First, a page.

Van Gaal: Man United failed in Lewandowski bid; players were unprofessional
It takes a brave, or foolish, manager to publicly attack his players, but Jose Mourinho has never been one to play by the rulebook.
Saturday's evisceration of the majority of his Manchester United players following the 2-0 FA Cup quarterfinal victory against Brighton at Old Trafford -- where left-back Luke Shaw once again bore the brunt of Mourinho's outburst -- was brutal, yet the former Chelsea manager had also given a more veiled criticism of his squad 24 hours earlier by suggesting the current United team lacked "football heritage" due the club's recent lack of success in the Premier League and Champions League.
Mourinho has pretty much gone in two-footed on his players, climbed back to his feet, shrugged his shoulders and done it again at the next opportunity.
The Portuguese has paid the price for this approach in the past, most recently at Chelsea when he accused his players of "betraying" his tactics during the Premier League defeat at Leicester City in December 2015 which cost him his job at Stamford Bridge.
Mourinho knows the potential risks that come with singling players out for public criticism, but at United he also knows he is on safe ground when doing so. For now, anyway.
Quite simply, there is no mood within the United hierarchy to dispense with Mourinho as manager. Yes, there are senior figures at Old Trafford who would prefer the Portuguese to be less abrasive and sour, but the likes of executive vice-chairman Ed Woodward and the Glazer family (the club's owners) are also pragmatic and realistic.
For all of the noise and nonsense which surrounds Mourinho -- and much of it is of his own making -- the Glazers and Woodward only need to look at the Premier League table to realise that life for the club is as good as it has been since Sir Alex Ferguson stepped down in May 2013.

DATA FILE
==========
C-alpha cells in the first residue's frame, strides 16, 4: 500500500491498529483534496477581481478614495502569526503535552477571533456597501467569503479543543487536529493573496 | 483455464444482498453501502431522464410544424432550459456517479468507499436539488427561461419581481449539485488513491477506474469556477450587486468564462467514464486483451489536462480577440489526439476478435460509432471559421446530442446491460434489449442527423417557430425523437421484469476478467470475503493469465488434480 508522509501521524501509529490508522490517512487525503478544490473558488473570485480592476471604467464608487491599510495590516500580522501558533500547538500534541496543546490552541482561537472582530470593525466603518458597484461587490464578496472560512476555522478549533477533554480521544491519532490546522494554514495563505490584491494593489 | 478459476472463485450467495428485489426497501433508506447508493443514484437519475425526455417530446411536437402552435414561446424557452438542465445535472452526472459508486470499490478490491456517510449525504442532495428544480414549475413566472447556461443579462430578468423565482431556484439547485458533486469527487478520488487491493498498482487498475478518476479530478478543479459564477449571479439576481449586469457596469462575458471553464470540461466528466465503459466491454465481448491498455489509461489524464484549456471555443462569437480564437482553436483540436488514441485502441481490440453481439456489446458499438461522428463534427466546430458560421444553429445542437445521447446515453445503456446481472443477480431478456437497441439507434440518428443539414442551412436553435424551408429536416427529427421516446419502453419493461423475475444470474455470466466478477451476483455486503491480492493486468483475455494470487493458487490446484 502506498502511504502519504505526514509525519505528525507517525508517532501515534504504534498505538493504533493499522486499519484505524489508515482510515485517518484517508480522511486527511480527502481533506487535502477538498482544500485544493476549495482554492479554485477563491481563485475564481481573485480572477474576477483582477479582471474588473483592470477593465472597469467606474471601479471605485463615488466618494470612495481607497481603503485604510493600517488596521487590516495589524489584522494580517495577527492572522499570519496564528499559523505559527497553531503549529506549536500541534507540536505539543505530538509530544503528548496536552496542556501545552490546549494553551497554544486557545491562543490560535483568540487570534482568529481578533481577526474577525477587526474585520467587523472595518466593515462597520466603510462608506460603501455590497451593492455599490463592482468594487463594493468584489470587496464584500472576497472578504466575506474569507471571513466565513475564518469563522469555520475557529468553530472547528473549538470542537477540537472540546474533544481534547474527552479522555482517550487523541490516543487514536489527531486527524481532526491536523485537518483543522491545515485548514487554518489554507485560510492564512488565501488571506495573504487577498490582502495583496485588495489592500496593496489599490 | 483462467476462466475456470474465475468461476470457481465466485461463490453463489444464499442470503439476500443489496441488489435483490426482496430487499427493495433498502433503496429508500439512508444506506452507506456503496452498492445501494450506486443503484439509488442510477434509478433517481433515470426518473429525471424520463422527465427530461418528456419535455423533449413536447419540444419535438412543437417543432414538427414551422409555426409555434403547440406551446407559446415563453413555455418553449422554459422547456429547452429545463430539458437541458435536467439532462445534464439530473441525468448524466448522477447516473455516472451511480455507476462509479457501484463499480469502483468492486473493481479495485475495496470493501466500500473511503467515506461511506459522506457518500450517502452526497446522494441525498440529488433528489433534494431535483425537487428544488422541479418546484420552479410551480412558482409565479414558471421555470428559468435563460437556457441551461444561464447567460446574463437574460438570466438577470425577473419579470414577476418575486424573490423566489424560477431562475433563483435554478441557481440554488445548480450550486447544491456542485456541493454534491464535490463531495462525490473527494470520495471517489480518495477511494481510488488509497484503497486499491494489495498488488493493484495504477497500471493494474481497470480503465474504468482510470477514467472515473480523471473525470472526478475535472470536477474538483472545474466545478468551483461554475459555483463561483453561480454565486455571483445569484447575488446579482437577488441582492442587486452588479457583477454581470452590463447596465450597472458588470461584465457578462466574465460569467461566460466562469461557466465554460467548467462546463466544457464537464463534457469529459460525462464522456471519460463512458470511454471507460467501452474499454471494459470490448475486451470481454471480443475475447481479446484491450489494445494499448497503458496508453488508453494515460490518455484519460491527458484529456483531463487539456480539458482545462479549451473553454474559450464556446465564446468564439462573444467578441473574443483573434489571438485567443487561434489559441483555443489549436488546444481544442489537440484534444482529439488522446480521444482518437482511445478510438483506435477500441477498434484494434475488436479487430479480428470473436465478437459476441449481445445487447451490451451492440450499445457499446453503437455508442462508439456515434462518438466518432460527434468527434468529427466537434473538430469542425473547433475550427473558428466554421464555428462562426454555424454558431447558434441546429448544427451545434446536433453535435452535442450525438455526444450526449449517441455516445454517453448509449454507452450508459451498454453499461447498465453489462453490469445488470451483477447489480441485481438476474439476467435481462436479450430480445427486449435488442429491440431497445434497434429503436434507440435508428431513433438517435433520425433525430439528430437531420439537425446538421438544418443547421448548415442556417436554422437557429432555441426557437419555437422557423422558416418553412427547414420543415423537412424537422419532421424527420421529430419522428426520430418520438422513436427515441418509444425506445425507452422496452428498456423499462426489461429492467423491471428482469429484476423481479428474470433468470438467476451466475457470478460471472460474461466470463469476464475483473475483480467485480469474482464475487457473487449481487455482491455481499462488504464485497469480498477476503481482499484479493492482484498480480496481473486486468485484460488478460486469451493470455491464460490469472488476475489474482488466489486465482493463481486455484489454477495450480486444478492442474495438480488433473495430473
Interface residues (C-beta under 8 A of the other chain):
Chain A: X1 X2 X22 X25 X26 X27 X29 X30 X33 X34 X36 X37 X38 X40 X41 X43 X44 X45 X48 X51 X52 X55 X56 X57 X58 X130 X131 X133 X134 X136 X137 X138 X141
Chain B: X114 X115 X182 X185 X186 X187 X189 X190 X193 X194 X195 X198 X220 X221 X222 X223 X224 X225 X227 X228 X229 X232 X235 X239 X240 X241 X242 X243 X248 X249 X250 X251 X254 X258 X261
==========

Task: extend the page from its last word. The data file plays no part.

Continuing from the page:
United sit second in the Premier League, and are in the FA Cup semifinals, having won two major trophies during Mourinho's first year in charge last season.
Being 16 points adrift of runaway league leaders Manchester City and knocked out of the Champions League at the round of 16 stage is the flip side of that argument, but Mourinho was on solid ground last Friday when he reeled off the list of underwhelming Premier League finishes post-Ferguson to illustrate the reality of recent seasons at United.
And this is why he feels secure enough to stand in front of a camera and lambast his players for their unsatisfactory performance against Brighton.
Mourinho knows that he is not going anywhere this summer and that his job is secure, so he is getting tough with those players he believes are letting him down.
There is a school of thought among the powerbrokers at football's biggest clubs that the game is now all about managing three-to-four year cycles and that the best way to ensure success is to change before change changes you.
Even Ferguson bought into the theory, with his 27-year reign as Manchester United manager punctuated by the Scot repeatedly refreshing either his coaching staff or his playing squad.
While Arsene Wenger has seemingly allowed the Arsenal clock to stand still at some point in 2004 (when he last lifted the league title), Ferguson, and all of Europe's elite clubs, have accepted that change is a crucial part of every successful team's development and evolution.
In its most basic sense, it boils down to a club changing either the manager or the players, and it is the usually the manager due to the cost and upheaval involved of ditching half an unwanted squad. But on this occasion, United are prepared to buck the trend and stick with their manager at the same time as offloading the under-performing players.